Happy Boxing Day! 

Better to Give by Becca Ziegler

David’s Psalm

Today’s writing is a real treat. My friend David Jones is a retired United Methodist pastor in the North Georgia conference, my home base. He is an excellent communicator of the Gospel, and I know you will love this story that I am sharing with his permission. Merry Christmas to all, and to all, a good night!

“This is my favorite Christmas story. A true and personal story. Christmas Eve 10 years ago I was the pastor of Glenn Memorial UMC on the Emory University campus. Between our 2 services I walked over to Emory Hospital to visit Ted and Cindy Runyon, long-time members at Glenn.

The hospital was quiet, as I’ve always found hospitals to be on Christmas Eve. The only people in a hospital on Christmas Eve are the staff and the patients who absolutely have to be there. Ted had to be there. He’d had emergency open heart surgery the day before.

When Cindy and I walked into Ted’s room in the ICU a nurse was checking Ted’s vital signs. Then he walked across the room and started writing on Ted’s chart.

Cindy and I stood by Ted’s bed for a brief visit. While it’s always difficult to leave someone in the hospital overnight it’s especially hard when they’re in Intensive Care. All the more so on Christmas Eve.

When the nurse came back over to check Ted’s monitors I said, “I hope you’ll take good care of this man. He was my teacher when I was in seminary here at Emory. Now it’s my privilege be his pastor.”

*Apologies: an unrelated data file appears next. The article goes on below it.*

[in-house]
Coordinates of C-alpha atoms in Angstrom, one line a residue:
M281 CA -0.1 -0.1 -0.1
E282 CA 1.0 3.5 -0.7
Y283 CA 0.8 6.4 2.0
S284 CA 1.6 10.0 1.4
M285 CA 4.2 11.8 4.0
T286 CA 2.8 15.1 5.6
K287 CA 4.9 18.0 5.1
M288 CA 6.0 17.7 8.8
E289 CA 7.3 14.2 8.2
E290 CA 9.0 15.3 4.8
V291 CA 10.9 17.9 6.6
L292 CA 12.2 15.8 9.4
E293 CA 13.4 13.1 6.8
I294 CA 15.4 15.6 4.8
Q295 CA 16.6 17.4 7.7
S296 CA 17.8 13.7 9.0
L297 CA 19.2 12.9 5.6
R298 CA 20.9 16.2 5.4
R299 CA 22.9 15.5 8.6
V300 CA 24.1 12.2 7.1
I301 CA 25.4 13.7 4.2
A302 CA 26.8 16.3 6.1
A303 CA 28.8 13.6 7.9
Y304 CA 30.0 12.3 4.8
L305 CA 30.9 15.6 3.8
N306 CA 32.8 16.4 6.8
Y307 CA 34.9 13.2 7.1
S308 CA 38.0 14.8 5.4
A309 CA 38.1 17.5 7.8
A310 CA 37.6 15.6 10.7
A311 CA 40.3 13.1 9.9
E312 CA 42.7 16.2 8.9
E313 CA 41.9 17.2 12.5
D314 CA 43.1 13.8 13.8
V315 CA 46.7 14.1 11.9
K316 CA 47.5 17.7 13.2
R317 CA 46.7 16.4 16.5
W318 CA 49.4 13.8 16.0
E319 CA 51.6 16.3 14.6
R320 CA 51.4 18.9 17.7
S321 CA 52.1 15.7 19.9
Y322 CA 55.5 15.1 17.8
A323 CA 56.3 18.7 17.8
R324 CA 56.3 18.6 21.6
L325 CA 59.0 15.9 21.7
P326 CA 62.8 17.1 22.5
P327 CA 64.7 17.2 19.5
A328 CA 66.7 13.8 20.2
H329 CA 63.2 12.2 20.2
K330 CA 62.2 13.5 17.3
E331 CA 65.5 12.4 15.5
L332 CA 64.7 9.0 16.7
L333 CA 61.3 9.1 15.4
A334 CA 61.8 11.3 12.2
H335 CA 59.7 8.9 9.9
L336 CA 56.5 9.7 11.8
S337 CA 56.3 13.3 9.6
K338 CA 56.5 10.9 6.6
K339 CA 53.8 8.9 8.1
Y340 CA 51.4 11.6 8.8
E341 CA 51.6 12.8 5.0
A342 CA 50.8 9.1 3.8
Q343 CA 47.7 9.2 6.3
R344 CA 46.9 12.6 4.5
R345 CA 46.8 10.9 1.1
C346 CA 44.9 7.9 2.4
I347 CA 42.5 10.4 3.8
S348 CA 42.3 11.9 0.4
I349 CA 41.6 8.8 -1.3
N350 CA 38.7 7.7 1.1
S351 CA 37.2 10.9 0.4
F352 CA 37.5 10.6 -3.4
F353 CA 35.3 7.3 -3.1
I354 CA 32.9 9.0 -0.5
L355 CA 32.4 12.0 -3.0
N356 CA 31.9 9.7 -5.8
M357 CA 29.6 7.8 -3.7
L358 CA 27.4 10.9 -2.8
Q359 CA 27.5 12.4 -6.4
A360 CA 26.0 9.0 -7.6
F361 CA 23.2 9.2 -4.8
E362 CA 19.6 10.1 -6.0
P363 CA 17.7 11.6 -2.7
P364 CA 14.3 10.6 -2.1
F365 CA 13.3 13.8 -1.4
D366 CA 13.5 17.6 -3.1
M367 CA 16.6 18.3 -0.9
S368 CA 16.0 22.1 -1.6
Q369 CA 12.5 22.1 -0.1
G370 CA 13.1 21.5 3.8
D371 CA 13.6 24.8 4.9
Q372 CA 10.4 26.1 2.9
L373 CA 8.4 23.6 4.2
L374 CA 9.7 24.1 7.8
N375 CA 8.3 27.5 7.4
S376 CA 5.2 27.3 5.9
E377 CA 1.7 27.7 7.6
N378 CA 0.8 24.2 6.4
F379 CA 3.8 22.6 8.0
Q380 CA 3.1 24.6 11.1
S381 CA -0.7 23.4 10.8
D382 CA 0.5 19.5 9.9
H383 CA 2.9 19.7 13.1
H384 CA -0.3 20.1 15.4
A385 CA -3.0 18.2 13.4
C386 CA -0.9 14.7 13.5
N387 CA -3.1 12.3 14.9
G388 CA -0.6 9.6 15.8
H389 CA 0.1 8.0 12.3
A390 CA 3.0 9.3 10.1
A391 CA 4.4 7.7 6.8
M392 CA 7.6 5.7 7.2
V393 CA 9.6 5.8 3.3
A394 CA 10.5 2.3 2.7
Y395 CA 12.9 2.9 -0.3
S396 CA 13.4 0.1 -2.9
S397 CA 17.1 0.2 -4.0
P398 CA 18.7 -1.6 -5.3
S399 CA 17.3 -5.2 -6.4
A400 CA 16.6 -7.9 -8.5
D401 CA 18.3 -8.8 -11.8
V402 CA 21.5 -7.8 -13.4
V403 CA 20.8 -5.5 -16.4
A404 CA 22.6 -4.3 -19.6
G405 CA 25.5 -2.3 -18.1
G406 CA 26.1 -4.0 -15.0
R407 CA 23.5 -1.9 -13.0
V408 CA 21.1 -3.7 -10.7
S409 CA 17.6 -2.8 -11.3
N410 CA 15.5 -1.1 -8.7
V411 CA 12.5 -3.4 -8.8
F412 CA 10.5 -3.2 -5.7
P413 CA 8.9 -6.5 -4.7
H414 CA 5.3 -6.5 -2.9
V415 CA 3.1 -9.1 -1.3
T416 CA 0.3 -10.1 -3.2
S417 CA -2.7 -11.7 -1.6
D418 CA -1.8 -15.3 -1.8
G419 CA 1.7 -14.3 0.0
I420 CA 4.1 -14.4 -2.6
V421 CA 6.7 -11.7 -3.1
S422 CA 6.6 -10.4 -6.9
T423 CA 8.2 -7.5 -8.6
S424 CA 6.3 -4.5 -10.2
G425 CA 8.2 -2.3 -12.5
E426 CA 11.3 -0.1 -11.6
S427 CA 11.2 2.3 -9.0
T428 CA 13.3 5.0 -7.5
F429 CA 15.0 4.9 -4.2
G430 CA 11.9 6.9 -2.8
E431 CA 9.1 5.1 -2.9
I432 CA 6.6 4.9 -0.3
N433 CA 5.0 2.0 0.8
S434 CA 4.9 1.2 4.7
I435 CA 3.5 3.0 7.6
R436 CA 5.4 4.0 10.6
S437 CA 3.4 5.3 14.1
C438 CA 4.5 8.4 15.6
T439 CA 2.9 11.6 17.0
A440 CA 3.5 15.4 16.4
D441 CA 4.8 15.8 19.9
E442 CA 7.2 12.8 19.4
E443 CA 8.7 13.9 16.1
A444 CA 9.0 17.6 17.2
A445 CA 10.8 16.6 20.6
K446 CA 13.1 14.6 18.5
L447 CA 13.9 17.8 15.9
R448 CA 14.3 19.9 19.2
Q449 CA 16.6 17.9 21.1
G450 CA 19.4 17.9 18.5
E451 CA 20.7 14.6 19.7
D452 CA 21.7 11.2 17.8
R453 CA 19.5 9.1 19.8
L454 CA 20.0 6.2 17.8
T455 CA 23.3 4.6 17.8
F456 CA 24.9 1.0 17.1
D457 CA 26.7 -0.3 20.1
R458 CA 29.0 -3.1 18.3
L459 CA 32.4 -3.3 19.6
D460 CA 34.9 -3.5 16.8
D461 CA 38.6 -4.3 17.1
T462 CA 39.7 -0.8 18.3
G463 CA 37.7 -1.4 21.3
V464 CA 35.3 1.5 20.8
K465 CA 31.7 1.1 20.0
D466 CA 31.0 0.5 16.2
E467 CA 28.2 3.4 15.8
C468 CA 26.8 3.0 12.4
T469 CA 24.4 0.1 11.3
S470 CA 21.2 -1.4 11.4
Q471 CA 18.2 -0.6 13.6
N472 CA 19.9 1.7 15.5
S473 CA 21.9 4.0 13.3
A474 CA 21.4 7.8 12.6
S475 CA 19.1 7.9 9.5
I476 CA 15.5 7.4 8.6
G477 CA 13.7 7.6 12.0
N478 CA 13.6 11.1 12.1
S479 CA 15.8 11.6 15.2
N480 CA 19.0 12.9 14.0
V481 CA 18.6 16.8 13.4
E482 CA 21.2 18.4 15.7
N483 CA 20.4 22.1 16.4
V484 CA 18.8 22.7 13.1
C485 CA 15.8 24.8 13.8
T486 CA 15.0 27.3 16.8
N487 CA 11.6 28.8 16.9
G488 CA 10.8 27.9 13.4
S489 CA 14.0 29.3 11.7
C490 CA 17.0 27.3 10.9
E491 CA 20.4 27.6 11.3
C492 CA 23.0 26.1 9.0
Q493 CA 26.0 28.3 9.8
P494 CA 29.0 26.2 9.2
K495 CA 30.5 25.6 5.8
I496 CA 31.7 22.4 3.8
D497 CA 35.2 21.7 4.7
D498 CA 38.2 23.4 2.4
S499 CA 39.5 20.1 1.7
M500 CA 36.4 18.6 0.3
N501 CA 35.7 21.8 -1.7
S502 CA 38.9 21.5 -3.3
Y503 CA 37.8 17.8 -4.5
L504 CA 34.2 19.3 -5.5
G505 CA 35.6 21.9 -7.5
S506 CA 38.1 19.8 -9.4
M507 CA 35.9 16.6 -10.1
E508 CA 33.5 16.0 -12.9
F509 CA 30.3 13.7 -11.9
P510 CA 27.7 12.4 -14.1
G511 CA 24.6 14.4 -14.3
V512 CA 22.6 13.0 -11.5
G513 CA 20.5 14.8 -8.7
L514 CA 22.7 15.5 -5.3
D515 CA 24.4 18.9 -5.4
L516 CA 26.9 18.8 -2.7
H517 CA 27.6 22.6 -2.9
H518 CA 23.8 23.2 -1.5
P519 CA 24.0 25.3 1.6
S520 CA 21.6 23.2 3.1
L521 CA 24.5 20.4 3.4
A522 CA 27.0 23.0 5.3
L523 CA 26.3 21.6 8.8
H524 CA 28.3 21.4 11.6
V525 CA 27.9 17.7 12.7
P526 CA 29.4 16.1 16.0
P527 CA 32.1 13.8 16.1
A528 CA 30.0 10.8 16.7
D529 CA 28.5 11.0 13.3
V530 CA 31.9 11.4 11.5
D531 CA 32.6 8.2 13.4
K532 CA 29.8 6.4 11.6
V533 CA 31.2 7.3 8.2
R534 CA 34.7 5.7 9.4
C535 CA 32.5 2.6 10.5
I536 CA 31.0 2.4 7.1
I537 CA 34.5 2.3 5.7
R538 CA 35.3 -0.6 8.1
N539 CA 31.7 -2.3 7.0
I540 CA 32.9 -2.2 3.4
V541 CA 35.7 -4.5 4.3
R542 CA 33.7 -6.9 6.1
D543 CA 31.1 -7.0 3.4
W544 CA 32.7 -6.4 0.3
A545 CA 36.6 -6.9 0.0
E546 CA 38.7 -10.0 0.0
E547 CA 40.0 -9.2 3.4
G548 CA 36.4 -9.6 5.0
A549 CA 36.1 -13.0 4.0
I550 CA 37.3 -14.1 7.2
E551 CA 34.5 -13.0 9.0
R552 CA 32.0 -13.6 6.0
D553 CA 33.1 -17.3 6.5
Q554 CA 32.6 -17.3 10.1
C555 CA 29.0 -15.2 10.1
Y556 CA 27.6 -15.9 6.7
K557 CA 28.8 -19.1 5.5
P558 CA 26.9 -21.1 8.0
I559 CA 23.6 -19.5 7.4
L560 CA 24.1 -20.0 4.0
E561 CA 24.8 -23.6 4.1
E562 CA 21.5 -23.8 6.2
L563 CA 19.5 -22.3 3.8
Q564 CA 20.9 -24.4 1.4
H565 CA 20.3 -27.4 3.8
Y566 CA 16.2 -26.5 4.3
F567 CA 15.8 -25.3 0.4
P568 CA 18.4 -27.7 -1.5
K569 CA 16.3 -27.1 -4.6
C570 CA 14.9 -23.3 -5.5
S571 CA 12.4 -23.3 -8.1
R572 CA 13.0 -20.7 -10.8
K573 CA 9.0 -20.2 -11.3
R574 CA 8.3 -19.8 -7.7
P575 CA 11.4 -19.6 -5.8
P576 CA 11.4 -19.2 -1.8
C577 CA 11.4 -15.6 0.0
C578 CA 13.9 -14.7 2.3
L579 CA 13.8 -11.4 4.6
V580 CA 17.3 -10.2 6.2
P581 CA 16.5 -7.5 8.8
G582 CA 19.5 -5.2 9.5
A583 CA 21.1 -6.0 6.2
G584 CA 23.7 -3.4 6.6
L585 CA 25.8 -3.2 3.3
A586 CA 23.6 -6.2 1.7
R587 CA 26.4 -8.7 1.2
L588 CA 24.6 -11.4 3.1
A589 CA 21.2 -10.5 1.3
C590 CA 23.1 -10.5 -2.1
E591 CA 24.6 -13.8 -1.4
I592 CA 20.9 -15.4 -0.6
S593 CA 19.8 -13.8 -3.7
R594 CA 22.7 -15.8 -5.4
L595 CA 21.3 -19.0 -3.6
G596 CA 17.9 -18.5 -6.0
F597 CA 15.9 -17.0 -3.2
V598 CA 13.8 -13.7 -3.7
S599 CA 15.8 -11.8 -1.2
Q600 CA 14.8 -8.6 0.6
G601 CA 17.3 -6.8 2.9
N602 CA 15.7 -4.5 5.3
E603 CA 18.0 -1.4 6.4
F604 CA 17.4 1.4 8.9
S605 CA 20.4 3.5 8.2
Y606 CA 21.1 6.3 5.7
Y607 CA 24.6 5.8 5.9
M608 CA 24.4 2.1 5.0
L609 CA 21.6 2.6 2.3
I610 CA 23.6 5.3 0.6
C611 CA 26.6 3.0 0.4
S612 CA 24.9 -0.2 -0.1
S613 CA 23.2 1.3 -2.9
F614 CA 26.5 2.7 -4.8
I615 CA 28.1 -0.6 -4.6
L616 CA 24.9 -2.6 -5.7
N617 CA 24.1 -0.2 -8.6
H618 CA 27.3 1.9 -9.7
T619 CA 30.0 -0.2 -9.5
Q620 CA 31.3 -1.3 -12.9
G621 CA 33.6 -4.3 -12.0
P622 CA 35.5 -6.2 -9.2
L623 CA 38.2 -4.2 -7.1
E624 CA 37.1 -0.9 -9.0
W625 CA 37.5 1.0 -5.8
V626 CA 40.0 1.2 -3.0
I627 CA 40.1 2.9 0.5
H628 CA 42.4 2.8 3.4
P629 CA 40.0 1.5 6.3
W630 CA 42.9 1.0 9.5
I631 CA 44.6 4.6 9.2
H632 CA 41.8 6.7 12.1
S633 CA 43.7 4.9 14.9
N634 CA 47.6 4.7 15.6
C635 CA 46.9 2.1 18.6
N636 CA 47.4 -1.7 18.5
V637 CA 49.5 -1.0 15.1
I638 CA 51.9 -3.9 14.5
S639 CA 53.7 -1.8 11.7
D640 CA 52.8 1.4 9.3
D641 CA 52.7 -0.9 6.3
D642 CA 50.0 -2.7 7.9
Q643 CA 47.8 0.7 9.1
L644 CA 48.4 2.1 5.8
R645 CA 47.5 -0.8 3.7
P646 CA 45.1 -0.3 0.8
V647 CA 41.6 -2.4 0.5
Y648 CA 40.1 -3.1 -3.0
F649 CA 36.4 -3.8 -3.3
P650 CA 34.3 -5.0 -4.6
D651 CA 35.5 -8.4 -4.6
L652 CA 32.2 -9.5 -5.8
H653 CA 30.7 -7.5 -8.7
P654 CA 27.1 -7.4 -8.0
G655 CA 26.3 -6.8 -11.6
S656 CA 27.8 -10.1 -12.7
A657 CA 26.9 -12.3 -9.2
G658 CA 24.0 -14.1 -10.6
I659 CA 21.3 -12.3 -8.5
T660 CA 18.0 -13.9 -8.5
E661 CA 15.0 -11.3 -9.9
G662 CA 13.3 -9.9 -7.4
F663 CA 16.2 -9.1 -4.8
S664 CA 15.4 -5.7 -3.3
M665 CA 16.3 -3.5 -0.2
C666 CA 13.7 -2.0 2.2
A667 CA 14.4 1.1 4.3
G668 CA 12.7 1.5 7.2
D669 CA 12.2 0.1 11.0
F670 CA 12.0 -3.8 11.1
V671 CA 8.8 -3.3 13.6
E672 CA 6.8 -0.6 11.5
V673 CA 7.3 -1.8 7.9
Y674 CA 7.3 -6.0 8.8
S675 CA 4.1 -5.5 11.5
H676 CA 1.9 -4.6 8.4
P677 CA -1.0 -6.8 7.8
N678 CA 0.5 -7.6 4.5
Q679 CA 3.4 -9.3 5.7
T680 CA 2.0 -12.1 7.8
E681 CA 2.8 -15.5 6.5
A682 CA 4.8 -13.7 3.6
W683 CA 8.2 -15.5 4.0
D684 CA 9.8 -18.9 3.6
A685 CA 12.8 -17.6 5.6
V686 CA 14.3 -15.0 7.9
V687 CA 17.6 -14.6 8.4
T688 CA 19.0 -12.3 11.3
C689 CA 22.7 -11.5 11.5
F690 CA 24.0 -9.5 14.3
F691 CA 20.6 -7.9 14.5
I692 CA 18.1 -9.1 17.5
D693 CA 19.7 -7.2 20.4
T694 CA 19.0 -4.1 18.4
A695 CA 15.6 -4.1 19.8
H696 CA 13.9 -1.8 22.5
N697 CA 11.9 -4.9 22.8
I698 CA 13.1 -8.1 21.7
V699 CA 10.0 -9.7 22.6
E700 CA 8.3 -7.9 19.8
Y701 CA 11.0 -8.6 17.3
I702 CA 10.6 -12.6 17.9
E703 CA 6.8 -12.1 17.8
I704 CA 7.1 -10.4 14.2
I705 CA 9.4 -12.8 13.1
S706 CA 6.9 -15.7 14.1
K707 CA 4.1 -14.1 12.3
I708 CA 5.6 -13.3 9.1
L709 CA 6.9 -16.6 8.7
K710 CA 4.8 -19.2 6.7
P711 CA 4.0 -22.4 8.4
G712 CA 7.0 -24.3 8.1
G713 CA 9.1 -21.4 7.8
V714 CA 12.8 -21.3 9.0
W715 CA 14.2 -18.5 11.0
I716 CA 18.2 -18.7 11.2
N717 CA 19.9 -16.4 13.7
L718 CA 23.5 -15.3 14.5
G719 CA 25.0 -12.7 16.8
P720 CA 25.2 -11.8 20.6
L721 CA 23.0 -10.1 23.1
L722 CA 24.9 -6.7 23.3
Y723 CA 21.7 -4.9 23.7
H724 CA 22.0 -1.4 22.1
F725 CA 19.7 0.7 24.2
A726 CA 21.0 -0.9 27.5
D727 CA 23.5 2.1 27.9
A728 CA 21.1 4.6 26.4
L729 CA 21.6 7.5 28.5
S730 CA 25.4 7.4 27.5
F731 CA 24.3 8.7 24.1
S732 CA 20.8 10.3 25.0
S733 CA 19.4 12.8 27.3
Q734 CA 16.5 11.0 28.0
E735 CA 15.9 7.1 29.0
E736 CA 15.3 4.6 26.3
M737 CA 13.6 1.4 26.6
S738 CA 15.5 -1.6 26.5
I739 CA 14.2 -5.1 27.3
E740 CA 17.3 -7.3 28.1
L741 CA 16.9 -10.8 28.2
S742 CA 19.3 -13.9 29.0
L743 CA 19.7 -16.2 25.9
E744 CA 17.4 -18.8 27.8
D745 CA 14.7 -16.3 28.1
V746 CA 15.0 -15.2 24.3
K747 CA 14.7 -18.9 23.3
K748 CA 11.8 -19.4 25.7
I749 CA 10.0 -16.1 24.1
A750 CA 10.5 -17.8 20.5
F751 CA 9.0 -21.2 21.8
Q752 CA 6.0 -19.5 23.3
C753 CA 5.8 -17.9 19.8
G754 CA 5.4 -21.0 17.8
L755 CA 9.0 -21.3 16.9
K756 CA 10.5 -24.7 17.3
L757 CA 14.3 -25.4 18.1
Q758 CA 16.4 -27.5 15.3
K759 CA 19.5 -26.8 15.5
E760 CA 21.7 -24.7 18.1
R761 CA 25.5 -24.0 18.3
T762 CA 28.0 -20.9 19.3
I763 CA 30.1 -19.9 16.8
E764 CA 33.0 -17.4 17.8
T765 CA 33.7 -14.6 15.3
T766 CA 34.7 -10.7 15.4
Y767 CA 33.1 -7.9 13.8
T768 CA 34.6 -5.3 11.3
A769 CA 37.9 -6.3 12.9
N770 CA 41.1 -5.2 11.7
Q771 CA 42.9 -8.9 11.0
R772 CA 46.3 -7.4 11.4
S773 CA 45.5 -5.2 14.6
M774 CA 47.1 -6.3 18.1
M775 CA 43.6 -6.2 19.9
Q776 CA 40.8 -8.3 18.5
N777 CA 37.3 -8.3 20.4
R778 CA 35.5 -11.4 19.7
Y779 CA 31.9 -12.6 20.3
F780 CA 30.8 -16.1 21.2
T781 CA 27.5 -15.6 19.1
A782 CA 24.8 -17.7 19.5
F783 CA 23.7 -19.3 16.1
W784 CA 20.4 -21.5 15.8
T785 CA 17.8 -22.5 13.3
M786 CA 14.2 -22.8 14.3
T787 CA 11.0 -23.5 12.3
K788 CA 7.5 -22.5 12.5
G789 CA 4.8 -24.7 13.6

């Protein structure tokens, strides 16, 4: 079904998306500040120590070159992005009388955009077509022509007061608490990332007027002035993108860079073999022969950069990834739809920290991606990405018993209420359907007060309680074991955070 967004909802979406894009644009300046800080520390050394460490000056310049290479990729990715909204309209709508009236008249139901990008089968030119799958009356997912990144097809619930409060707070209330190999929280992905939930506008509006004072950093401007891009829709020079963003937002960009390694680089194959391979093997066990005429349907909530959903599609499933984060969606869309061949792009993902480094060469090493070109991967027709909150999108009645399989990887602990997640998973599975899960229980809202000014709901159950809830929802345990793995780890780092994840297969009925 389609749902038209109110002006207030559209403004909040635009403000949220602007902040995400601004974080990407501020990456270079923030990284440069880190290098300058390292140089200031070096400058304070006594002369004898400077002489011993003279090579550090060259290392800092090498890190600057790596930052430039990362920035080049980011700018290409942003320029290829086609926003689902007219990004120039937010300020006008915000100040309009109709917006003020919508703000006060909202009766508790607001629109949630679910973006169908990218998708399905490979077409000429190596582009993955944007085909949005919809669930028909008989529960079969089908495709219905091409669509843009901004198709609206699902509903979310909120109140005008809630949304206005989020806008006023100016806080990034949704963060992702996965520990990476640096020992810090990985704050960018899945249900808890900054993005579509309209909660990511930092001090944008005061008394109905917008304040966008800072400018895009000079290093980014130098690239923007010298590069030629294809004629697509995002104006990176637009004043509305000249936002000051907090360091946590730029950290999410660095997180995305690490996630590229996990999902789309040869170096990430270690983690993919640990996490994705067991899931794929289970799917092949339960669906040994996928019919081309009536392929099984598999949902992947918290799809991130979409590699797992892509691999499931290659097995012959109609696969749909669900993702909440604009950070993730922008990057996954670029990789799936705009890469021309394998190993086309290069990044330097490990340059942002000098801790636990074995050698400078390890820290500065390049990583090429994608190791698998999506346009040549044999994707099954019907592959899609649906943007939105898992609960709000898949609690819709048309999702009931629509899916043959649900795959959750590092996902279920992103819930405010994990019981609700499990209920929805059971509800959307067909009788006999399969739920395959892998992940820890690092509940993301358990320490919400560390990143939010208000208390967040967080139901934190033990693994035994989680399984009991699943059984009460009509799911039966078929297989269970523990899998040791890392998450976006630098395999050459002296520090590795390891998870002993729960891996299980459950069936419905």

The nurse smiled. I don’t remember what he said. I do remember he said it with a Jamaican accent. Then he went back across the room and started writing on Ted’s chart again.

Ted and Cindy and I talked for a few more minutes, then I said, “Before I go I’d like for us to have a Christmas Eve prayer together.” The 3 of us held hands. As we finished the prayer and said, “Amen,” we heard another “Amen” from across the room, spoken quietly in a Jamaican accent.

I looked across the room and said, “You’re a believer.” “Yes,” the nurse said, “I am a Christian.” I said, “My name is David. What’s yours?” He said, “My name is Emmanuel. I will be here with your friend all through the night.”

At that moment the Christmas story hit me as never before. The angel said, “You shall call him ‘Emmanuel,’ which means ‘God with us.’” Every day. Every night. Wherever we are. Whatever is happening to us. In our growing and our becoming. In our rejoicing and our weeping. In our struggling and our loving. In our living and our dying. God with us.”

Oh, the wonder of it all!”

Matthew 1 (Common English Bible)

23 Look! A virgin will become pregnant and give birth to a son,
And they will call him, Emmanuel.

Indeed. Oh, the wonder of it all. I pray you find your own Emmanuel tonight.

God With Us by Michelle Robertson

Just Around the Corner

The road to the little island where I live is a curvy mess right now. A two-year road improvement project is underway, and while we will all appreciate the raising of the surface that will mitigate some of our flooding issues and with wider shoulders that will protect bikes and walkers, living with the project is a challenge. We are forced down to one lane in as many as three different spots to accommodate the heavy equipment and the diligent workers. Human and mechanical stop/slow indicators are the norm now, and you never know how many you will encounter on a trip. This road is the only way off the island, so many of our conversations with neighbors sound like accounts of a great gambling adventure where we brag about not having to stop at all or only having to stop once. Having to stop three times can make you late for appointments … just ask my church Administrative Assistant, who also lives back here. When I get to the office and am late for a meeting, the first thing we do is compare our journeys.